Brachial plexus birth palsy Symptoms & Causes

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At Boston Children's Hospital, our Brachial Plexus Program team knows how concerned you are that your baby sustained an injury to her brachial plexus nerve network. We’ve developed innovative non-surgical and surgical treatments for children with all degrees of severity of brachial plexus birth palsy (BPBP). Learning more about this injury will help you feel more confident and in control as we treat—and work toward—healing your child.

What is the brachial plexus?

The brachial plexus is a complex network of nerves between the neck and shoulders. These nerves control muscle function in the chest, shoulder, arms and hands, as well as sensibility (feeling) in the upper limbs.

What is brachial plexus birth palsy (BPBP)?

Brachial plexus birth palsy is an injury to the brachial plexus nerves that occurs during childbirth. The nerves of the brachial plexus may be stretched, compressed, or torn in a difficult delivery. The result might be a loss of muscle function, or even paralysis of the upper arm.

Injuries may affect all or only a part of the brachial plexus:

  • Injuries to the upper brachial plexus (C5, C6) affect muscles of the shoulder and elbow.
  • Injuries to the lower brachial plexus (C7, C8 and T1) can affect muscles of the forearm and hand.

What happens during childbirth to cause an injury to the brachial plexus?

During childbirth, stress can occur across a baby’s neck and head area, injuring the nerve(s). This stress usually happens when the head goes in one direction and the shoulder goes in another direction.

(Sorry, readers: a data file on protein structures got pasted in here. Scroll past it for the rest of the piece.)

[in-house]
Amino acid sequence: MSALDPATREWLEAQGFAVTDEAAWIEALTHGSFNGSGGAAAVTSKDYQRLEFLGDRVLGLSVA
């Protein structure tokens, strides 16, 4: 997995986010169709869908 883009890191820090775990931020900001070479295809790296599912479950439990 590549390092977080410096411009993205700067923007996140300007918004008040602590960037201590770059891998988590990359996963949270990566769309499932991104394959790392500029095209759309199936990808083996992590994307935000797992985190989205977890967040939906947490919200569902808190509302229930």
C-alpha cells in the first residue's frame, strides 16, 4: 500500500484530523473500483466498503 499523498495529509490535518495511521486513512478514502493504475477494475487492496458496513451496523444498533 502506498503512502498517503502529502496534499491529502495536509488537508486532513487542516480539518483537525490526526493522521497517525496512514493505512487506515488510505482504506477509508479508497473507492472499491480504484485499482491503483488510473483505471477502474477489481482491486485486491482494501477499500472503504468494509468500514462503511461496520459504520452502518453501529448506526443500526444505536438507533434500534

Can injury to the brachial plexus nerve network happen in other circumstances than childbirth?

Yes, a traumatic brachial plexus injury can occur at any age—often as a result of a sports injury or car or work accident.

What are the types of brachial plexus birth palsy?

Brachial plexus birth palsies are often separated into different categories, depending upon the type of nerve injury and the pattern of nerves involved. 

There are four different types of nerve injuries with different patterns that may occur:

  • Stretch (neurapraxia)
  • Rupture
  • Avulsion
  • Neuroma

How common is brachial plexus birth palsy?

Brachial plexus birth palsies occur in approximately 1-3 out of every 1,000 live births. Risk factors for the development of brachial plexus birth palsy include: large gestational size, breech presentation, prolonged or difficult labor, vacuum- or forceps-assisted delivery, twin or multiple pregnancy, and a history of a prior delivery resulting in brachial plexus birth palsy.

What are the risk factors for BPBP?

Risk factors for sustaining brachial plexus birth palsy include:

  • large gestational size
  • breech birth
  • prolonged or difficult labor
  • vacuum- or forceps-assisted delivery
  • twin or multiple pregnancy
  • history of a prior delivery resulting in brachial plexus birth palsy

Does BPBP cause the baby pain?

Usually, the baby is not in much pain despite her BPBP, probably because infants’ nerves behave differently from adults’. Roughly, just 4 percent seem to experience severe pain. If a fracture accompanies the BPBP, the baby will experience some discomfort from the fracture, but not usually intense pain. And any fractures (clavicle, humerus) the baby may have will probably heal quickly—in about 10 days.